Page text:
Fragile ecosystem, Vedic solution?

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On 10/21/2019 at 9:06 PM, dwai said:

I’d written this many years back under the pen name Rudra. Ran into it today and find it still relevant. 



India first slowly poisoned and then effectively take on Taker traits

How slowly? Maybe you're not up to date on the DNA science! https://www.gnxp.com/WordPress/2017/04/20/aryan-marauders-from-the-steppe-came-to-india-yes-they-did/


In sum, the balance of evidence suggests male mediated migration into South Asia from Central Asia on the order of ~4-5,000 years ago.




Aryan marauders from the steppe came to India, yes they did!

Its seems every post on Indian genetics elicits dissents from loquacious commenters who are woolly on the details of the science, but convinced in their opinions (yes, they operate through uncertainty and obfuscation in their rhetoric, but you know where the axe is lodged). This post is an attempt to answer some questions so I don’t have to address this in the near future, as ancient DNA papers will finally start to come out soon, I hope (at least earlier than Winds of Winter).

In 2001’s The Eurasian Heartland: A continental perspective on Y-chromosome diversity Wells et al. wrote:

The current distribution of the M17 haplotype is likely to represent traces of an ancient population migration originating in southern Russia/Ukraine, where M17 is found at high frequency (>50%). It is possible that the domestication of the horse in this region around 3,000 B.C. may have driven the migration (27). The distribution and age of M17 in Europe (17) and Central/Southern Asia is consistent with the inferred movements of these people, who left a clear pattern of archaeological remains known as the Kurgan culture, and are thought to have spoken an early Indo-European language (27, 28, 29). The decrease in frequency eastward across Siberia to the Altai-Sayan mountains (represented by the Tuvinian population) and Mongolia, and southward into India, overlaps exactly with the inferred migrations of the Indo-Iranians during the period 3,000 to 1,000 B.C. (27)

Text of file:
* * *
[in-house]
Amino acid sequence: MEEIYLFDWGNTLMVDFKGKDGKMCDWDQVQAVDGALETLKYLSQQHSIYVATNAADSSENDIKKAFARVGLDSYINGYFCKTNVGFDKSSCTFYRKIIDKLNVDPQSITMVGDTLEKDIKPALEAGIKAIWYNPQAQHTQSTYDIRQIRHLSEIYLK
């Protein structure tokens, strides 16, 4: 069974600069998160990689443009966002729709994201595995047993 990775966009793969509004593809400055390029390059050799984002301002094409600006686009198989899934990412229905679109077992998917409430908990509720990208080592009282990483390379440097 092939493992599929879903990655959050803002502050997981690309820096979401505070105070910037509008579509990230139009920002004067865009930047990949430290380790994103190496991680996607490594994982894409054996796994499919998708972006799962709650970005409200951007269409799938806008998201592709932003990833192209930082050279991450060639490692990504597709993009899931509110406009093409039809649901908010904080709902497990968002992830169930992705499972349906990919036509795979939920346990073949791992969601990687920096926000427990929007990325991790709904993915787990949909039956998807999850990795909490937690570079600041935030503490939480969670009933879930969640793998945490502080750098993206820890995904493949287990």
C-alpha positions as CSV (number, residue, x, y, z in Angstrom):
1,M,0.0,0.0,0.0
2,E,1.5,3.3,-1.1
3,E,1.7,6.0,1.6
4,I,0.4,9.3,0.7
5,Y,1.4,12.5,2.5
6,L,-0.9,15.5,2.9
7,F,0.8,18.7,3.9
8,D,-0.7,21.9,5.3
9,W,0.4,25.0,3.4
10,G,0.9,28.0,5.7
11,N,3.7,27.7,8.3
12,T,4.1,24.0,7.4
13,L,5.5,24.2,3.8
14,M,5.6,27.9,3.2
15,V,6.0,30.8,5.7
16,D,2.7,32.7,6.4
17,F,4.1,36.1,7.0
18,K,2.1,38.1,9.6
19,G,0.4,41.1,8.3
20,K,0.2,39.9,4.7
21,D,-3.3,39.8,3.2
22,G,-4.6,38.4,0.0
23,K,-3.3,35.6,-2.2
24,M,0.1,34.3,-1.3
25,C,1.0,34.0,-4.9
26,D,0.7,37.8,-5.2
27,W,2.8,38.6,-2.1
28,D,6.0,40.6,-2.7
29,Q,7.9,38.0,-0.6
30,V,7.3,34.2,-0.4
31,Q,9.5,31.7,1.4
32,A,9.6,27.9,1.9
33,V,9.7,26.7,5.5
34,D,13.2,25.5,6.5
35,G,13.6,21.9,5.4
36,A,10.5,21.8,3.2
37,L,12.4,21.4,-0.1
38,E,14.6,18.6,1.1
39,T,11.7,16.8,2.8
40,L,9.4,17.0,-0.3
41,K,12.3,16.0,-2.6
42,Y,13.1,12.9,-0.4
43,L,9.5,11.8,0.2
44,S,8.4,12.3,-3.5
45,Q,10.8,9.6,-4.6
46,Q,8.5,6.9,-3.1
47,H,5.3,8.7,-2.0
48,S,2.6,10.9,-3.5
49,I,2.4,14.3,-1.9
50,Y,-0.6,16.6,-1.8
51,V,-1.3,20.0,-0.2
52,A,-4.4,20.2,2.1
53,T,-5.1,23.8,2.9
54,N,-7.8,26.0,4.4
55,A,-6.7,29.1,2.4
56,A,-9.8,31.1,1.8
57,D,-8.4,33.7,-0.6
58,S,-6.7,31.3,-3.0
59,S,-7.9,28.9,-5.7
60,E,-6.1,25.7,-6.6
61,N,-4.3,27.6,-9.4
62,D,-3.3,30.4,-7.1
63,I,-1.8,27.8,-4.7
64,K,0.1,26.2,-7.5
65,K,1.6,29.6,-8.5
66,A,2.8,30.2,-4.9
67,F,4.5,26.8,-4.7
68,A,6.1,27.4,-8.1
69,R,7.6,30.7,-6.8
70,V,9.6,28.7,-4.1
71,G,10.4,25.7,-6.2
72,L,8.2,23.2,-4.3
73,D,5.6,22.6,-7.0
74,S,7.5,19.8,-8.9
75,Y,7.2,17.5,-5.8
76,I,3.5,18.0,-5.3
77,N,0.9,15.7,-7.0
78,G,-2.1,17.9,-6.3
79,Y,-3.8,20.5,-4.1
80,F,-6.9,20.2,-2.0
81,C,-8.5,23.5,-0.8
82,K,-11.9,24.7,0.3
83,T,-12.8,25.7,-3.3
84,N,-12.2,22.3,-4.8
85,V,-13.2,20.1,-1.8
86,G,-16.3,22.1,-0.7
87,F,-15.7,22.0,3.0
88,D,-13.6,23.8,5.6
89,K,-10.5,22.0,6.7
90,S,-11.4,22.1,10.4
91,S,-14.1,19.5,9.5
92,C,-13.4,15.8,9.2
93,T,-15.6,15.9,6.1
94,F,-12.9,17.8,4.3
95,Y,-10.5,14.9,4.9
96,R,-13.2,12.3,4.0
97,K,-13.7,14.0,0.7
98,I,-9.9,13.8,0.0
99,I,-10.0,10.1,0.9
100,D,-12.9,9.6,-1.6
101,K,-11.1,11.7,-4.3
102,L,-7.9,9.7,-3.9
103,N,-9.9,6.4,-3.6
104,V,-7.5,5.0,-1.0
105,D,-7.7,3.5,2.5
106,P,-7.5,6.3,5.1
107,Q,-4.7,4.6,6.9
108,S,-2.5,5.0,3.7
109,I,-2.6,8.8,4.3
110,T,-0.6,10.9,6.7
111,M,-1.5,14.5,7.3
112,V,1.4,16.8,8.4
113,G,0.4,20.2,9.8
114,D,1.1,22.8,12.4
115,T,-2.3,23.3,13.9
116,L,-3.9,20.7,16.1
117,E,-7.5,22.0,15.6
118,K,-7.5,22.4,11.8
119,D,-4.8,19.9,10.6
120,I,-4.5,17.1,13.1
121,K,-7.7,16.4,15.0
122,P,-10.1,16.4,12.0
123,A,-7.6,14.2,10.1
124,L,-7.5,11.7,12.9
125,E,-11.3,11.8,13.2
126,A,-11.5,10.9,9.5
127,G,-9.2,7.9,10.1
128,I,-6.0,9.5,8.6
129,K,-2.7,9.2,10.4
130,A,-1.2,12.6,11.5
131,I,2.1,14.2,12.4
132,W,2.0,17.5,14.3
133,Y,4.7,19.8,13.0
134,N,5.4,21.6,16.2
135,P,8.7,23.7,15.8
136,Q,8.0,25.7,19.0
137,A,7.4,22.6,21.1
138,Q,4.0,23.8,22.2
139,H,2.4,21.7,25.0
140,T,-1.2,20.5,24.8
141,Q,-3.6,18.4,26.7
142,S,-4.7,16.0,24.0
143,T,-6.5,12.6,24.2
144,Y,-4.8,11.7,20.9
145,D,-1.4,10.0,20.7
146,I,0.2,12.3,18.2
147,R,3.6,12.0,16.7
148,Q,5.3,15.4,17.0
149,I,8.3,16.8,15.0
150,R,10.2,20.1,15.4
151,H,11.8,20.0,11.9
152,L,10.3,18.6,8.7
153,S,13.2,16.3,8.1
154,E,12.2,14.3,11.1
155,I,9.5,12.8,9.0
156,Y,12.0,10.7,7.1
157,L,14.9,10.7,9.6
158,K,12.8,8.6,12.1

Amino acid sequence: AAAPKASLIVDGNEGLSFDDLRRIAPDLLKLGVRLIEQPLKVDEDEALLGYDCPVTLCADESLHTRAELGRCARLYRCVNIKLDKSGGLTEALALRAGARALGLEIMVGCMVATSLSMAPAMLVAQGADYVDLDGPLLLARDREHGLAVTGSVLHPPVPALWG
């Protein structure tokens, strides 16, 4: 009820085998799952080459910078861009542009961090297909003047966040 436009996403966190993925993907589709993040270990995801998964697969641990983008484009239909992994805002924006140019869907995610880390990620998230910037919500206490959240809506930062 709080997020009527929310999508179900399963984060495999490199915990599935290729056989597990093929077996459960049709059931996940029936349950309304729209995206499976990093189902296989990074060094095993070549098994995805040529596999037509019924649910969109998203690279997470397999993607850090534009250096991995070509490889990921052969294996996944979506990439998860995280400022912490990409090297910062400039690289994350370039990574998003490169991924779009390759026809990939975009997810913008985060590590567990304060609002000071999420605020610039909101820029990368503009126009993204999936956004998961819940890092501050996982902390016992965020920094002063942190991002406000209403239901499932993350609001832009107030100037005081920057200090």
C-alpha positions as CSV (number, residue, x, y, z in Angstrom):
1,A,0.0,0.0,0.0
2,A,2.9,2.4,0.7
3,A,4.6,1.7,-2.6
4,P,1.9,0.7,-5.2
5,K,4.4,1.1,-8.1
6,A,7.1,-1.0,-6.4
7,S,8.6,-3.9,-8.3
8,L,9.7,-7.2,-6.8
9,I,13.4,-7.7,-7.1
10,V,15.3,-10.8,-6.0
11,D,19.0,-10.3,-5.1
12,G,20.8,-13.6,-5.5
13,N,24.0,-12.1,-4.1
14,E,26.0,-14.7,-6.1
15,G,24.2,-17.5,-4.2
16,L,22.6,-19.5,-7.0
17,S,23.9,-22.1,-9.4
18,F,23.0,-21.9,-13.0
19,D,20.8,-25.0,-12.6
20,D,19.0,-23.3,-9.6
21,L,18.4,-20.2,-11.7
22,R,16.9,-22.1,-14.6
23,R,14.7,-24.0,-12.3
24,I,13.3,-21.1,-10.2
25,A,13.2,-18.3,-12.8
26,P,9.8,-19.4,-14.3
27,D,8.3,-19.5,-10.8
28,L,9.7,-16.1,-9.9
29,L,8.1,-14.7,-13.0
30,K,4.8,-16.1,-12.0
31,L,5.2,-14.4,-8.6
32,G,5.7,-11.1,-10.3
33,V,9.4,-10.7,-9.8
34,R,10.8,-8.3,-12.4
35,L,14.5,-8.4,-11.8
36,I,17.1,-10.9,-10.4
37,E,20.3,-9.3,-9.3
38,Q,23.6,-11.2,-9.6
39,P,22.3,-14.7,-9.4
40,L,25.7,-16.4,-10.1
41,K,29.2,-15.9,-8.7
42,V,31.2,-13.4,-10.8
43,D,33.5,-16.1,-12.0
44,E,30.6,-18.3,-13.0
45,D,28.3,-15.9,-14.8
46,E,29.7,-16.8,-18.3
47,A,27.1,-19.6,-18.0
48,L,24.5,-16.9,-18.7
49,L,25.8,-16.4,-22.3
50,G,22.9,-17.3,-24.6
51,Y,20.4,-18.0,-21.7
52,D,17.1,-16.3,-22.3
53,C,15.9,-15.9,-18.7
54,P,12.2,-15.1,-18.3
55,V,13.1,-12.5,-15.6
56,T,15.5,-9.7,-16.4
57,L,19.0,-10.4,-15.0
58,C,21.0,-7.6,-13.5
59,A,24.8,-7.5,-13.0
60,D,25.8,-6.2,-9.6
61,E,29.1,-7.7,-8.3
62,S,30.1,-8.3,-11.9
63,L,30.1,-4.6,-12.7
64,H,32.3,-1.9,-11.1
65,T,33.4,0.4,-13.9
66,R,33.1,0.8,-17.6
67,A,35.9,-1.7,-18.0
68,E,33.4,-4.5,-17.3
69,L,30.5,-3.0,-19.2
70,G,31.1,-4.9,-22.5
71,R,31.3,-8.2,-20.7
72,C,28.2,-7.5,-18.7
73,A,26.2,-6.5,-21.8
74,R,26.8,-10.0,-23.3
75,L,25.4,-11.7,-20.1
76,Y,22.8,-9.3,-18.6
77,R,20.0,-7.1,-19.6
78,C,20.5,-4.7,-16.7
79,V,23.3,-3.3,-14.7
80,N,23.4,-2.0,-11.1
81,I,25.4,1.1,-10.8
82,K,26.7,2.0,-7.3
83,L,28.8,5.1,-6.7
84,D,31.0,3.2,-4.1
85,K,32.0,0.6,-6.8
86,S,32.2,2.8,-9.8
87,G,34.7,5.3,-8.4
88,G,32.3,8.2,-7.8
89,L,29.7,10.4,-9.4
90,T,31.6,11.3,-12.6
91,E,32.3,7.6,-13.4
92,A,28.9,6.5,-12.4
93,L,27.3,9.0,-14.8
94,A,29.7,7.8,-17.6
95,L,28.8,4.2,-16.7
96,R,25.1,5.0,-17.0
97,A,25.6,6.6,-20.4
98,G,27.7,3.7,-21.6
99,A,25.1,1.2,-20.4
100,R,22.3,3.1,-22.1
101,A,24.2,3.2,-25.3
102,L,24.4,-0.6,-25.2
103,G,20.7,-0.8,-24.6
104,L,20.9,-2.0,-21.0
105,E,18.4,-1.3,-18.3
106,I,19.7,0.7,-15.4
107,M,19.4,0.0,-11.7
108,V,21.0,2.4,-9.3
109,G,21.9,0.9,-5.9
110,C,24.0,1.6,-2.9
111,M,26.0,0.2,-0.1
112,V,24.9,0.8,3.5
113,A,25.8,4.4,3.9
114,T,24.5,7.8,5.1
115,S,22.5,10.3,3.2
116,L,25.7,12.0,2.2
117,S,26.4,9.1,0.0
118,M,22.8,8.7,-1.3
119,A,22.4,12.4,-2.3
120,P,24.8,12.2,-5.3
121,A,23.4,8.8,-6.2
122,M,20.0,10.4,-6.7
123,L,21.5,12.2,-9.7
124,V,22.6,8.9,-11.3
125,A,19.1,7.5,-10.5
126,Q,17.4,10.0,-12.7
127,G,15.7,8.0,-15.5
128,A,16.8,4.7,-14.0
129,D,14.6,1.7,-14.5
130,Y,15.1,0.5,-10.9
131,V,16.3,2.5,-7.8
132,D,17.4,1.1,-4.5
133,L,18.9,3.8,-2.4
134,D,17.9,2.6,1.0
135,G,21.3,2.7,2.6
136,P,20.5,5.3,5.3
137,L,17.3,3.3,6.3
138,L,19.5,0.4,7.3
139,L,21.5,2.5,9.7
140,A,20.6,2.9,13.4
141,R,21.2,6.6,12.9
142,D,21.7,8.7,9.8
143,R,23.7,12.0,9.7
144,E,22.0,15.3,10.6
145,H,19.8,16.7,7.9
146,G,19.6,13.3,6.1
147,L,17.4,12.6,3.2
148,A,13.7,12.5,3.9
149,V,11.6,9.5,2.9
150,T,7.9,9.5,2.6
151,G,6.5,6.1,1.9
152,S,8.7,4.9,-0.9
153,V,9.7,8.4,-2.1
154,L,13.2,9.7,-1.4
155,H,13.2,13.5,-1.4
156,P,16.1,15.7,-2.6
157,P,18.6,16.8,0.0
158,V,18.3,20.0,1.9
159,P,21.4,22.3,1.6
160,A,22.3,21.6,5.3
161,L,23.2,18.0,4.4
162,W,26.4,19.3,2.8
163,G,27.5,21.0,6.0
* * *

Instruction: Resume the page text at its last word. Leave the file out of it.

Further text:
And for further updates:


There is the earlier civilization: This Harappan admixture was apparently not present in the earlier period in Central Asia before 3000 BC which would mean that the Harappan admixture happened in the transition phase between the Copper Age in Central Asia and the formation of the Bronze Age urban civilization of BMAC when the population of this region increased greatly."

https://www.brownpundits.com/2019/10/13/the-clearly-evident-out-of-india-migration-from-ancient-dna/ But that's not the Brahmin-Vedic chariot invasion!


"That is, the thin but persistent layer of Indo-Aryan (“steppe”) ancestry is present across the subcontinent. In higher fractions among Brahmins and Kshatriyas than in Dalits, in the northwest than the southeast, and among Indo-European speakers than Dravidians"




Ancestral North Indians and Ancestral South Indians, or ANI and ASI. These two groups were, as Reich explains in his new book, “as different from each other as Europeans and East Asians are today.” But where do these two populations, which solidify in around 2000 BCE, come from?...And finally, there are the Steppe pastoralists, the inhabitants of the vast Central Asian grasslands to the north of Afghanistan, who were previously known as “Aryans.”...Meanwhile, in the north, the Steppe pastoralists are mixing with the Indus Valley population to create the Ancestral North Indian grouping.


Moreover, there may be connection between the Steppe migration and priestly caste and culture. The researchers say they found 10 out of 140 Indian groups with a higher amount of Steppe ancestry compared to Indus Valley ancestry. These two were titled “Brahmin_Tiwari” and “Brahmin_UP”. More generally groups of priestly status seem to have higher Steppe ancestry, suggesting those with this mixture may have had a central role in spreading Vedic culture."



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